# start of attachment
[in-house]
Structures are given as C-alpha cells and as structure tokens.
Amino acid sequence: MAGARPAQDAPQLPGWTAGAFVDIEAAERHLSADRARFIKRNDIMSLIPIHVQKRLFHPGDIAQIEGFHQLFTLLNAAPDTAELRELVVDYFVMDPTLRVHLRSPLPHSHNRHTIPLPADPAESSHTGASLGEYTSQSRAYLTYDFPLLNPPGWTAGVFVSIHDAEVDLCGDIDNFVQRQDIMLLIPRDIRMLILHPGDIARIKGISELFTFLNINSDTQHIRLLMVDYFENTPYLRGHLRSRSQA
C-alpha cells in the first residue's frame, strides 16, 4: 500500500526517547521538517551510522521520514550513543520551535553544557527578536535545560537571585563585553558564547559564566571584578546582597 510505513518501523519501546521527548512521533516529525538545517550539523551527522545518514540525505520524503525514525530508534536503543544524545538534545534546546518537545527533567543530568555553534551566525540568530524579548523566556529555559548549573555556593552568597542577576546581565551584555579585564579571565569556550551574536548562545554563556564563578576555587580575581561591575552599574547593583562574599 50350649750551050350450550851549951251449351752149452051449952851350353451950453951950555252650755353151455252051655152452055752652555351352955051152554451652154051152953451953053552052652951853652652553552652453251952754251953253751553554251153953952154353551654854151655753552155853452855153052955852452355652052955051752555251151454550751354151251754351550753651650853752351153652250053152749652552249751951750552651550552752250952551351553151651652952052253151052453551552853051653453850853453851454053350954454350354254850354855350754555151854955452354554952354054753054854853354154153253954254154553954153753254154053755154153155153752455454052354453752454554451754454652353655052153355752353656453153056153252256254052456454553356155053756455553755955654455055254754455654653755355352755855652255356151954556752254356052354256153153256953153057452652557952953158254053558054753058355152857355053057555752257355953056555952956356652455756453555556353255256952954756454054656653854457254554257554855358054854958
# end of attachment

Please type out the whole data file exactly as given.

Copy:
[in-house]
Structures are given as C-alpha cells and as structure tokens.
Amino acid sequence: MAGARPAQDAPQLPGWTAGAFVDIEAAERHLSADRARFIKRNDIMSLIPIHVQKRLFHPGDIAQIEGFHQLFTLLNAAPDTAELRELVVDYFVMDPTLRVHLRSPLPHSHNRHTIPLPADPAESSHTGASLGEYTSQSRAYLTYDFPLLNPPGWTAGVFVSIHDAEVDLCGDIDNFVQRQDIMLLIPRDIRMLILHPGDIARIKGISELFTFLNINSDTQHIRLLMVDYFENTPYLRGHLRSRSQA
C-alpha cells in the first residue's frame, strides 16, 4: 500500500526517547521538517551510522521520514550513543520551535553544557527578536535545560537571585563585553558564547559564566571584578546582597 510505513518501523519501546521527548512521533516529525538545517550539523551527522545518514540525505520524503525514525530508534536503543544524545538534545534546546518537545527533567543530568555553534551566525540568530524579548523566556529555559548549573555556593552568597542577576546581565551584555579585564579571565569556550551574536548562545554563556564563578576555587580575581561591575552599574547593583562574599 50350649750551050350450550851549951251449351752149452051449952851350353451950453951950555252650755353151455252051655152452055752652555351352955051152554451652154051152953451953053552052652951853652652553552652453251952754251953253751553554251153953952154353551654854151655753552155853452855153052955852452355652052955051752555251151454550751354151251754351550753651650853752351153652250053152749652552249751951750552651550552752250952551351553151651652952052253151052453551552853051653453850853453851454053350954454350354254850354855350754555151854955452354554952354054753054854853354154153253954254154553954153753254154053755154153155153752455454052354453752454554451754454652353655052153355752353656453153056153252256254052456454553356155053756455553755955654455055254754455654653755355352755855652255356151954556752254356052354256153153256953153057452652557952953158254053558054753058355152857355053057555752257355953056555952956356652455756453555556353255256952954756454054656653854457254554257554855358054854958